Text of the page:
Hormonal Changes that Trigger Depression in Women

One in four women will experience an episode of depression at least once in their lives.

What Your Financial Health Says About Your Mental Health

Studies show the likelihood of having a mental health problem is three times higher among people who have debt.

Am I Being Punished?

If we were punished for every mistake, it would for sure be a depressing world. None of us gets what we deserve, and that is usually a good thing.

Psychotherapy vs. Medications: The Verdict Is In

Both psychiatrists and psychologists devote their careers to helping people with mental health issues. As promising as neuroscience may be for helping researchers find clues to the brain, the real key to treatment lies in therapy, not drugs. Your best bet is to explore all options when you or your loved ones seek help.

The Psychology of Box Set Binging

By Mark D. Griffiths Ph.D. on July 21, 2015 in In Excess
Recent media stories have reported on the alleged negative effects of box-set bingeing (‘Watching TV box-set marathons is warning sign you're lonely and depressed - and will also make you fat’). But what do we know about box-set bingeing psychologically and is it really bad for our health?

The Narcissism Test

By Craig Malkin PhD on July 21, 2015 in Romance Redux
The Narcissism Test -- What's Your Score?

5 Ceremonies of Healing

Simple ceremonies that you create and enact can help you heal emotionally and maintain your mental health.

Dying From Pain Relief

By Mark Borigini M.D. on July 19, 2015 in Overcoming Pain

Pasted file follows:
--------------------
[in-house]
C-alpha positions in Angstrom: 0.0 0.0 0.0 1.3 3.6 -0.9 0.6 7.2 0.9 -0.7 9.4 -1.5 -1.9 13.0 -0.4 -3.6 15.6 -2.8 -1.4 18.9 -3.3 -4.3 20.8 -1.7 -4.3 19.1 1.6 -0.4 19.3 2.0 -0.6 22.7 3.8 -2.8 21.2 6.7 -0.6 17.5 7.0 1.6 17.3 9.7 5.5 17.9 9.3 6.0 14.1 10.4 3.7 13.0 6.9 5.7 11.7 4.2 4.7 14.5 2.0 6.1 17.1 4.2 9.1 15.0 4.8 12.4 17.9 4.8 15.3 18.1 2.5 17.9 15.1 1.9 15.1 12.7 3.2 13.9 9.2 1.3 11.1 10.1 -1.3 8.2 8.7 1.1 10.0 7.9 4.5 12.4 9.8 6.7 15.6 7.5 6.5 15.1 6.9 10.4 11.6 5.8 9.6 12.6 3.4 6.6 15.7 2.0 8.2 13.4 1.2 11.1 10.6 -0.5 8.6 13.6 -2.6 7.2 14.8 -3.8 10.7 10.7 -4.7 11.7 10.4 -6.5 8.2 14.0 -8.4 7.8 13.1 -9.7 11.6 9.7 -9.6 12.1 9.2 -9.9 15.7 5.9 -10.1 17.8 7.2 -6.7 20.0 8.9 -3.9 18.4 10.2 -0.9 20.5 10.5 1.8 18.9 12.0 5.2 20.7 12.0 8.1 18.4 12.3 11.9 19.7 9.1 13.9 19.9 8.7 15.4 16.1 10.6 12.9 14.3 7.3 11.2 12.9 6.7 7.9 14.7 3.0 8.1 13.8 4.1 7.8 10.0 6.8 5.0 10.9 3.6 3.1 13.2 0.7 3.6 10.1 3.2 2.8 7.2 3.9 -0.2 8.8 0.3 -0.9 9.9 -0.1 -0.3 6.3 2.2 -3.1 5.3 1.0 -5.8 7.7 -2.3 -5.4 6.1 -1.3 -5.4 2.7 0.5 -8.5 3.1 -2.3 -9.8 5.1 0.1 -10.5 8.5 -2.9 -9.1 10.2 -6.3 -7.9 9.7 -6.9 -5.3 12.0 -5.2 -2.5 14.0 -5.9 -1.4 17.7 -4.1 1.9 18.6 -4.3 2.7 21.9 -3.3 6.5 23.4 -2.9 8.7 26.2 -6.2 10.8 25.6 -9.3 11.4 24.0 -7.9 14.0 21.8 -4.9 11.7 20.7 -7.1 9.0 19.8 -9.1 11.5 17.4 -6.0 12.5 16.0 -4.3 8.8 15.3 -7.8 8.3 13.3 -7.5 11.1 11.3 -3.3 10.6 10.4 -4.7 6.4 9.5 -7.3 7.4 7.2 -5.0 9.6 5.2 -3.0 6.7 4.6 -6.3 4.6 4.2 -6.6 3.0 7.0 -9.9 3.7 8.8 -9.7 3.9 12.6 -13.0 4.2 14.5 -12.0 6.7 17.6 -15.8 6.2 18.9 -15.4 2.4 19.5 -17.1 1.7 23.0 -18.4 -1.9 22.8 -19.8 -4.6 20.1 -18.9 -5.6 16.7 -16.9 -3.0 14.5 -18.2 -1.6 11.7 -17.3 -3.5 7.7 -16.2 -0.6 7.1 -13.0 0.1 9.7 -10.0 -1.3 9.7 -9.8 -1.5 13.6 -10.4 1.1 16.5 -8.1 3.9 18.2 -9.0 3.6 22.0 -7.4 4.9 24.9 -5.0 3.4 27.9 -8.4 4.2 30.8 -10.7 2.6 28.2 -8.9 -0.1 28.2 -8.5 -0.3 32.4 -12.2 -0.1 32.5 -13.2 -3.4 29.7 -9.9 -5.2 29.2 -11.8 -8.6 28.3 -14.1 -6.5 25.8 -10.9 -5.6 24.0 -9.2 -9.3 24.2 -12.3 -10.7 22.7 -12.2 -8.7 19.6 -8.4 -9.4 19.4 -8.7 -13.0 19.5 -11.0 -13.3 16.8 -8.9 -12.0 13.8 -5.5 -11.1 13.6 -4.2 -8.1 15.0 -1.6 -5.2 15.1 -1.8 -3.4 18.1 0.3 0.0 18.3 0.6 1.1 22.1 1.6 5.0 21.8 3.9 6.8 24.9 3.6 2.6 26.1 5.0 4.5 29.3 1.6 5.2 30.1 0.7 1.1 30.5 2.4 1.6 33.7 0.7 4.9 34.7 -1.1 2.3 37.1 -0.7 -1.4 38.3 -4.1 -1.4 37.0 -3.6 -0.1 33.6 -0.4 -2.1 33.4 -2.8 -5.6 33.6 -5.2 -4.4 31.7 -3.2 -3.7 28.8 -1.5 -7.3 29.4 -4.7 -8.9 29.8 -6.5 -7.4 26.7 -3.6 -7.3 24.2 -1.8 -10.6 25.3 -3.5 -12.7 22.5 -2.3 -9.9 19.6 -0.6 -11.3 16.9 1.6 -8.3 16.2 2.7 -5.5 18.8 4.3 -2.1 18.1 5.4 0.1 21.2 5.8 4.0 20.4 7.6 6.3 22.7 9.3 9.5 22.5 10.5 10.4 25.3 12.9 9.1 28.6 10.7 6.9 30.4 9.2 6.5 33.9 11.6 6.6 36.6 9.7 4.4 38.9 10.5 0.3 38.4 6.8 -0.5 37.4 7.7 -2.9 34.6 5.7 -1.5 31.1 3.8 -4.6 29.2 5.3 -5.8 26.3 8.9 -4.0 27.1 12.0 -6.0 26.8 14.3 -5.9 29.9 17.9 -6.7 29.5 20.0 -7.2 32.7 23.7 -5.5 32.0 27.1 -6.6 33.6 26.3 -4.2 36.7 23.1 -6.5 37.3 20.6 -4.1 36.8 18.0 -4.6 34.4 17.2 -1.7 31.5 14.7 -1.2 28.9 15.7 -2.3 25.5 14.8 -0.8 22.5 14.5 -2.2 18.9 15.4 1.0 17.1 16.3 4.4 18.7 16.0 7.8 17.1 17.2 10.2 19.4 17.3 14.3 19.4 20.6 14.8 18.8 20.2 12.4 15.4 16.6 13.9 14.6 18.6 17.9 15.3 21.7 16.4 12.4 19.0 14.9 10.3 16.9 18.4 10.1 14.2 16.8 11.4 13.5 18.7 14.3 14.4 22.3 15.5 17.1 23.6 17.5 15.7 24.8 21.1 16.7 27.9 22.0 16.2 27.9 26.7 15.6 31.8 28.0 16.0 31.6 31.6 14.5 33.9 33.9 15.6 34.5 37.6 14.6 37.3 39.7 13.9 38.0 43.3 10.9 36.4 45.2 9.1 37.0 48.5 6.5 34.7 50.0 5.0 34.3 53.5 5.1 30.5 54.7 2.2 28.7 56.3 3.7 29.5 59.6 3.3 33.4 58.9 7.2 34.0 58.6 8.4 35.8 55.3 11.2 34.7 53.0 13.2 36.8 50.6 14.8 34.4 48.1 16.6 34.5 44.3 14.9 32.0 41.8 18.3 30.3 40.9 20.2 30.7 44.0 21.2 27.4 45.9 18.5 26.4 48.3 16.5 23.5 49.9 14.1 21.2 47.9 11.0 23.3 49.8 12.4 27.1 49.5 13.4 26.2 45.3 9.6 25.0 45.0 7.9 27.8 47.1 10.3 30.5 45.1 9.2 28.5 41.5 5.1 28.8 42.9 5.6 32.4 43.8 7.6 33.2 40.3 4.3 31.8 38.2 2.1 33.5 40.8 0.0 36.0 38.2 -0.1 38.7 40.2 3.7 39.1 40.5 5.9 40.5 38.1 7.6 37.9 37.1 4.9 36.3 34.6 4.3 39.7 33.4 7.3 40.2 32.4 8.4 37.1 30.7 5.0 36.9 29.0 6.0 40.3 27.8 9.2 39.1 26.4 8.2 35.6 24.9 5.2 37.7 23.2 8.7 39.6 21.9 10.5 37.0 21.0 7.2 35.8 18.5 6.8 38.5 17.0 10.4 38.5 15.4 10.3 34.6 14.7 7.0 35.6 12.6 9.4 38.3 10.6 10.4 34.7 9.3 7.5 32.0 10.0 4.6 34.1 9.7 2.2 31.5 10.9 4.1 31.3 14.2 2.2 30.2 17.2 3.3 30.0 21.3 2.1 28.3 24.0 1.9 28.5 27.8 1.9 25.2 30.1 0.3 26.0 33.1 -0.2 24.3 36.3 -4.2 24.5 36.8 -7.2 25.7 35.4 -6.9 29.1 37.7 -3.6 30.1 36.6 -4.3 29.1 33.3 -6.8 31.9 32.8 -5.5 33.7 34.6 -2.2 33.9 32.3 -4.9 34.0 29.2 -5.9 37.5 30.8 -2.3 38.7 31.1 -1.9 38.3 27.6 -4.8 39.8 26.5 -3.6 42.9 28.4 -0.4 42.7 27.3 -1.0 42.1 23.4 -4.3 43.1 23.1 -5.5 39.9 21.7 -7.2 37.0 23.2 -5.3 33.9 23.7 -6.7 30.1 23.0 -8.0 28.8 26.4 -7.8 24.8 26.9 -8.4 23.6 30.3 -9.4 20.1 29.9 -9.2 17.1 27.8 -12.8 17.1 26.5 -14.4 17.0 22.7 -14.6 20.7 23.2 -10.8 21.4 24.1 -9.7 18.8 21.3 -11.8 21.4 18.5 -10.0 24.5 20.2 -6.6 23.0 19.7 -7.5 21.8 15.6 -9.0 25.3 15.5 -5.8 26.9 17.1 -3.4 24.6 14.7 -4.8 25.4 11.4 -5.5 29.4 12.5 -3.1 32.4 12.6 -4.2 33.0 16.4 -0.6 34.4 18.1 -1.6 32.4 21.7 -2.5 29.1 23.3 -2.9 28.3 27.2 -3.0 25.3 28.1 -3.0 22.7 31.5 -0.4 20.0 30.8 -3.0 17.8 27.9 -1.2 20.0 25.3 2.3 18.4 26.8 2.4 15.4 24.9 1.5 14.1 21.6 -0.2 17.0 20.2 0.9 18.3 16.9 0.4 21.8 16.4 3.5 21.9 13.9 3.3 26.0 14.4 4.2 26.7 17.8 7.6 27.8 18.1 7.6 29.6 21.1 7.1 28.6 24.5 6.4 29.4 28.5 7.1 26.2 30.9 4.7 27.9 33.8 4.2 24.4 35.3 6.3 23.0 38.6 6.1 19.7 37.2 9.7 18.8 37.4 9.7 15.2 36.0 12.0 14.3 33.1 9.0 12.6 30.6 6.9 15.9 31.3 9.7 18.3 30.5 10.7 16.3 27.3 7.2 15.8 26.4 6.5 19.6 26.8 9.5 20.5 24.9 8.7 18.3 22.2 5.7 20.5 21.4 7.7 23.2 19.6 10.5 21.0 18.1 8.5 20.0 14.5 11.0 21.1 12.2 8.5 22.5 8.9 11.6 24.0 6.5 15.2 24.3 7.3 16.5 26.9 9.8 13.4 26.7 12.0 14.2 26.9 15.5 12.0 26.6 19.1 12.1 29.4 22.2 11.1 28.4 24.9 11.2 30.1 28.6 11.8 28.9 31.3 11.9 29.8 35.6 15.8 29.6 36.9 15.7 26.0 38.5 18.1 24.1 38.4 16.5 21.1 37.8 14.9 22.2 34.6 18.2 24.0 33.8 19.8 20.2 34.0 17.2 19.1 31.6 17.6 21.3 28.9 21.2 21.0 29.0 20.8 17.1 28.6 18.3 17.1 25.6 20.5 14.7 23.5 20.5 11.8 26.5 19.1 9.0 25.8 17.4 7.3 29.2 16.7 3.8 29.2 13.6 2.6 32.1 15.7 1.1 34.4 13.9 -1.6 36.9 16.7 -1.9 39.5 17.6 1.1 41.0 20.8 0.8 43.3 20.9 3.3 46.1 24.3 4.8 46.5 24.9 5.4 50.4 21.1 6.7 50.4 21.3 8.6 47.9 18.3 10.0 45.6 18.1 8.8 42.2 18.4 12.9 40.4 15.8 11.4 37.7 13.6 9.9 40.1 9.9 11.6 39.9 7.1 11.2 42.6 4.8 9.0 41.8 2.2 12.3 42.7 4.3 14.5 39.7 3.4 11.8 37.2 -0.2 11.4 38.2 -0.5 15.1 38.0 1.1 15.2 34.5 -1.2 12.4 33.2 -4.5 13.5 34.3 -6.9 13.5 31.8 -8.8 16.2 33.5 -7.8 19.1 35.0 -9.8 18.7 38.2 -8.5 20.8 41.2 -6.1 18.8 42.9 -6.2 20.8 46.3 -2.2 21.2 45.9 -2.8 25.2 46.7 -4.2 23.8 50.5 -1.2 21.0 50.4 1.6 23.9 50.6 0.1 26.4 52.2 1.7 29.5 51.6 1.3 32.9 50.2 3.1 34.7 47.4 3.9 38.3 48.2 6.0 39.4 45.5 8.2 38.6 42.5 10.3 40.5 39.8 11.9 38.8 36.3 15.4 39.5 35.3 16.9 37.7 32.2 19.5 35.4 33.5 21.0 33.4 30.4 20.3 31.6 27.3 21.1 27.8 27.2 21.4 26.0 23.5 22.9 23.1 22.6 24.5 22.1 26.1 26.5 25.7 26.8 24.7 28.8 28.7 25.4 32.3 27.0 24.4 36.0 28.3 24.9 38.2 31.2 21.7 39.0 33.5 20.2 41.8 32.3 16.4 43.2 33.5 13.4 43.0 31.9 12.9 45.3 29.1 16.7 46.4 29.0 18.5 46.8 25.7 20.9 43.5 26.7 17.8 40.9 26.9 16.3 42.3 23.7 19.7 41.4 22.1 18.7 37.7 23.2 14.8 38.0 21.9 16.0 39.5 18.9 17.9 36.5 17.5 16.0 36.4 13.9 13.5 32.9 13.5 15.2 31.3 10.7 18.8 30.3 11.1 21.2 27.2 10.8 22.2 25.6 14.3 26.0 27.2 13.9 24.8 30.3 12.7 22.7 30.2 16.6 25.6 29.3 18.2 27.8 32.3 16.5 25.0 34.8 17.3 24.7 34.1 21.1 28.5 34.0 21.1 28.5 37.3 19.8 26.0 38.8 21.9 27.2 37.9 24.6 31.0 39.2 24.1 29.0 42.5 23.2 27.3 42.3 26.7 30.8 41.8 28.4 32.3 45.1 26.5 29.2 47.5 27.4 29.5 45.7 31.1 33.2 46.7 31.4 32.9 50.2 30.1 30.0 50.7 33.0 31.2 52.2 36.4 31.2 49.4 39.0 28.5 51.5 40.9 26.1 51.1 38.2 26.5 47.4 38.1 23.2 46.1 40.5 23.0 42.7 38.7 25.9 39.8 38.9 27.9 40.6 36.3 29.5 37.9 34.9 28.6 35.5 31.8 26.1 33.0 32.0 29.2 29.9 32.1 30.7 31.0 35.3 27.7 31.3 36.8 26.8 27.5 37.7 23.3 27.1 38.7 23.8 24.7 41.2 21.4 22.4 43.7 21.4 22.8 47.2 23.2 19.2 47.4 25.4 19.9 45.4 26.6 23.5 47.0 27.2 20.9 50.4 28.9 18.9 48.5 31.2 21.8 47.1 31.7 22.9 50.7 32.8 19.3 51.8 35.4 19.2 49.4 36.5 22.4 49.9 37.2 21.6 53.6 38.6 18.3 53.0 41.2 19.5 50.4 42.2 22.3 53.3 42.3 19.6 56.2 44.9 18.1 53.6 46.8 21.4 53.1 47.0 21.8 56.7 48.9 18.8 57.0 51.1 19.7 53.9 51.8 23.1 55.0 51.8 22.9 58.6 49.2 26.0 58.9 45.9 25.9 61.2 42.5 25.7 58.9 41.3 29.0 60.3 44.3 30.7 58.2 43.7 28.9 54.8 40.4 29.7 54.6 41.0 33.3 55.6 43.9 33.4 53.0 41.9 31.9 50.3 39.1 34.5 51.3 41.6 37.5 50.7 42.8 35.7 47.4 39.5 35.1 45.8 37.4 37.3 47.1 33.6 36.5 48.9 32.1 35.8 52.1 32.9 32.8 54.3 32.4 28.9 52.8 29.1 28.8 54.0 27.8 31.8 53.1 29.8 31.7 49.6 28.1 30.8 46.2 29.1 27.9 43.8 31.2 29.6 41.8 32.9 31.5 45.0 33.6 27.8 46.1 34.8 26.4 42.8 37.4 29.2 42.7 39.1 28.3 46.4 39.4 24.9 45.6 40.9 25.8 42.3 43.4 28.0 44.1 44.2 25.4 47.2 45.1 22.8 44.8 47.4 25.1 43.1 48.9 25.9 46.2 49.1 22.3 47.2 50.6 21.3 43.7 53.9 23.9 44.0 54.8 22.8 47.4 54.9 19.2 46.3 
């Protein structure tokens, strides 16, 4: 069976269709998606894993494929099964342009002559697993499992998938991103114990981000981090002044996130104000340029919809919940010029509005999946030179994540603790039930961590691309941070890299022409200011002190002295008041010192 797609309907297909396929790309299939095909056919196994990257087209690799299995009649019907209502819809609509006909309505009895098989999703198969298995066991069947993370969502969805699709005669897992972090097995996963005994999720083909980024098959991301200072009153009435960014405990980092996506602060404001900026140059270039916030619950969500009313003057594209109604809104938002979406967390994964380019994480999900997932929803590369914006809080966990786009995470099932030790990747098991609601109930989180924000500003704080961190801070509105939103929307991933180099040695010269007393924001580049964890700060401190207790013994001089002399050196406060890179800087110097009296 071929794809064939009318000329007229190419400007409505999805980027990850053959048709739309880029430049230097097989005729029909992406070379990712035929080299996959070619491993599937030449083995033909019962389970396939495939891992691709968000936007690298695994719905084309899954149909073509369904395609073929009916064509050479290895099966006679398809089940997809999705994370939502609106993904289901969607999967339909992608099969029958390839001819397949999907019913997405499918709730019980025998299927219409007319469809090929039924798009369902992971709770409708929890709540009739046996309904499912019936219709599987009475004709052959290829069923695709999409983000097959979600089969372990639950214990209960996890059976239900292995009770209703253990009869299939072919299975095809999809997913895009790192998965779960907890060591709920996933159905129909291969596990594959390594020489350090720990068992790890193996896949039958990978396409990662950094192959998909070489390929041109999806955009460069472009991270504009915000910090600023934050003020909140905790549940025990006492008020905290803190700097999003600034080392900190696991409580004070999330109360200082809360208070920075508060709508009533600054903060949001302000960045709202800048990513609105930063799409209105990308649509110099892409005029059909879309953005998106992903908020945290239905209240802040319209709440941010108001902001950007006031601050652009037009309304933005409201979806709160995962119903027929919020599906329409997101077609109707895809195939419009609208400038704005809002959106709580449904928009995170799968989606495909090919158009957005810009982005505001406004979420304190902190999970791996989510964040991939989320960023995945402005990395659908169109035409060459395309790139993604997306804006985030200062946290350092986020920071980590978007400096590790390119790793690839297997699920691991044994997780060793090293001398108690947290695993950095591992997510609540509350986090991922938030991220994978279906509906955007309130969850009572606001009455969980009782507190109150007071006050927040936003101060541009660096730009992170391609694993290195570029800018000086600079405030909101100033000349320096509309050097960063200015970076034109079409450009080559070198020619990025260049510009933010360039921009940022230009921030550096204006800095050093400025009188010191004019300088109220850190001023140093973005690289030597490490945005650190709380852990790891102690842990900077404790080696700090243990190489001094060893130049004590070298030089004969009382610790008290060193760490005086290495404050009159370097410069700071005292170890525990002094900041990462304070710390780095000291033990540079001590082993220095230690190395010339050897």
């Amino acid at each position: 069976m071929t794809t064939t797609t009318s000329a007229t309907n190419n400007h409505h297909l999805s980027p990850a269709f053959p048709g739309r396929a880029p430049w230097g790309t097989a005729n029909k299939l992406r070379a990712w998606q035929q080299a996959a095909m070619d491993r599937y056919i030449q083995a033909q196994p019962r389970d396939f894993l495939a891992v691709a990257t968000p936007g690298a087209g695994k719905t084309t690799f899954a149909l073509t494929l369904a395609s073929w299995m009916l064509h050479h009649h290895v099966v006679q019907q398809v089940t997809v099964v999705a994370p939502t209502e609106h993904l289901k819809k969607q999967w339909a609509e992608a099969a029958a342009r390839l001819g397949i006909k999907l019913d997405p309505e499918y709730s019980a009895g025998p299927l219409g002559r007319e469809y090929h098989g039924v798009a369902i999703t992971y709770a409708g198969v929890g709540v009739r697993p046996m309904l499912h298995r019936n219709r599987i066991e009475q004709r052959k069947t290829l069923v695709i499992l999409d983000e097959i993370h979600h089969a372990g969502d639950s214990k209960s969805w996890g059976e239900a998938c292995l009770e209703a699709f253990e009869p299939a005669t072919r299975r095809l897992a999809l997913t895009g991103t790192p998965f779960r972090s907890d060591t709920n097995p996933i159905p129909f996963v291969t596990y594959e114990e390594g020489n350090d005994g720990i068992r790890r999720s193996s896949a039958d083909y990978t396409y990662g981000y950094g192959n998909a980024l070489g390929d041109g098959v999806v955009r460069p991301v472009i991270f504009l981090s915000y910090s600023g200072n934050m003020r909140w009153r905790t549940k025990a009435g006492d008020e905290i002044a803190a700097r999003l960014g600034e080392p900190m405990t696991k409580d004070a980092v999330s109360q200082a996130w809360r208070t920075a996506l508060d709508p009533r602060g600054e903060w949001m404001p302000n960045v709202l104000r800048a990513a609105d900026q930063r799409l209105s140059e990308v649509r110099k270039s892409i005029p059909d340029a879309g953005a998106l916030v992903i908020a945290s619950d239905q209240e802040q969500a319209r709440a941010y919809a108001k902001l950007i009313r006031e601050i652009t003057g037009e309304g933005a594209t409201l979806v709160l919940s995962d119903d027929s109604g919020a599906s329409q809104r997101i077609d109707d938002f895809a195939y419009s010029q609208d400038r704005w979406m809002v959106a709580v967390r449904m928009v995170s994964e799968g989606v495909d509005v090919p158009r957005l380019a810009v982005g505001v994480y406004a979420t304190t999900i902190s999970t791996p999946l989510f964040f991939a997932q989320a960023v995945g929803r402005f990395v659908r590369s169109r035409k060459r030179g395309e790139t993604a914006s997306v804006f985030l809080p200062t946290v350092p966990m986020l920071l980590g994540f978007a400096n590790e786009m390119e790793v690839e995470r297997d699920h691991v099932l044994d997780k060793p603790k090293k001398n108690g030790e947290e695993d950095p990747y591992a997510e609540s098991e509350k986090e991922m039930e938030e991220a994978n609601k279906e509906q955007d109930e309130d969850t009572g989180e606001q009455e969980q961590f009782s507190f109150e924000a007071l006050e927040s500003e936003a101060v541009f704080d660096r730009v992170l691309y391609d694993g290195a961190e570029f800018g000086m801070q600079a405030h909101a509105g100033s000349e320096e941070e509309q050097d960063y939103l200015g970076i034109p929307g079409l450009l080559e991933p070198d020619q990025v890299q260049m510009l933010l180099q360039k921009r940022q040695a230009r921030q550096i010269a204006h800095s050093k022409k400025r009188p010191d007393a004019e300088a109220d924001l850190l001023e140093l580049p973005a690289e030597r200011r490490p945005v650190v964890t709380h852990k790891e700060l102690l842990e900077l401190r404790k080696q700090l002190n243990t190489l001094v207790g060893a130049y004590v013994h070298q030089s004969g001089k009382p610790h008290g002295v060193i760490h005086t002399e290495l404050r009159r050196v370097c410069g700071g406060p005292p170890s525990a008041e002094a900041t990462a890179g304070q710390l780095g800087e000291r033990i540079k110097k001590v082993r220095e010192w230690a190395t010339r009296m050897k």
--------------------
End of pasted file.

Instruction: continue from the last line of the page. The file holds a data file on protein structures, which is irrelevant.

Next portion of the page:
That is, when it comes to depression, NSAIDs might not be helpful, their mechanism of action is not yet fully explained, and, really, most would agree that being diagnosed with a heart attack or stroke would most likely not result in less depression in an already depressed individual.

Learning From the Inside Out

Learning from the inside out centers around the role of emotion in shaping our lives. Disney’s new film, Inside Out, presents current thinking in neuroscience in a format that allows animated characters to teach us how to live life.

Anger Problems

It is nearly impossible to understand other people's perspectives when angry or resentful. You're bound to oversimplify and see only the negative aspects of something.

17 Minutes a Day?

How many minutes is too many minutes to spend focused on your cellphone?

Can You Be Too Fat to Lose Weight?

When an unfortunate hopelessness grips the morbidly obese

Is Fame Really Worth Risking Mental Health?

I would not have predicted the stranglehold it Reality TV would come to have on “entertainment” today. It wasn’t a bad notion to use TV to shed light on the human condition. However, as a PsyD and LCSW, I know that whenever human beings are pitted against each other in a public forum, it triggers instincts and unpredictable behavior in them.

A Life Interrupted: The Tim Bransfield Story

In the summer of 2002, Tim Bransfield had it all. Then Tim crashed his mother’s car head-on into a tree at eighty miles per hour, and, as he says in his book, “everything went dark.”

Suicide: From Darkness to Light

Odds are you or someone you know has been affected directly or indirectly by suicide. If you know someone who lives in the darkness, or if you are personally struggling to find the light, don't give up hope. No matter how dark life may seem there is a light at the end of the tunnel.

F%$& Shame, TEDx and Mental Health

By Adi Jaffe Ph.D. on July 13, 2015 in All About Addiction
Many of us don't give the proper weight to the use of mental health labels. As this talk shows, diagnostic labels can actually impact the way in which labeled individuals perform. If nothing else, this fact should make us more wary of using these labels as everyday placeholders to describe those around us. We may just be sentencing them to meeting our low expectations.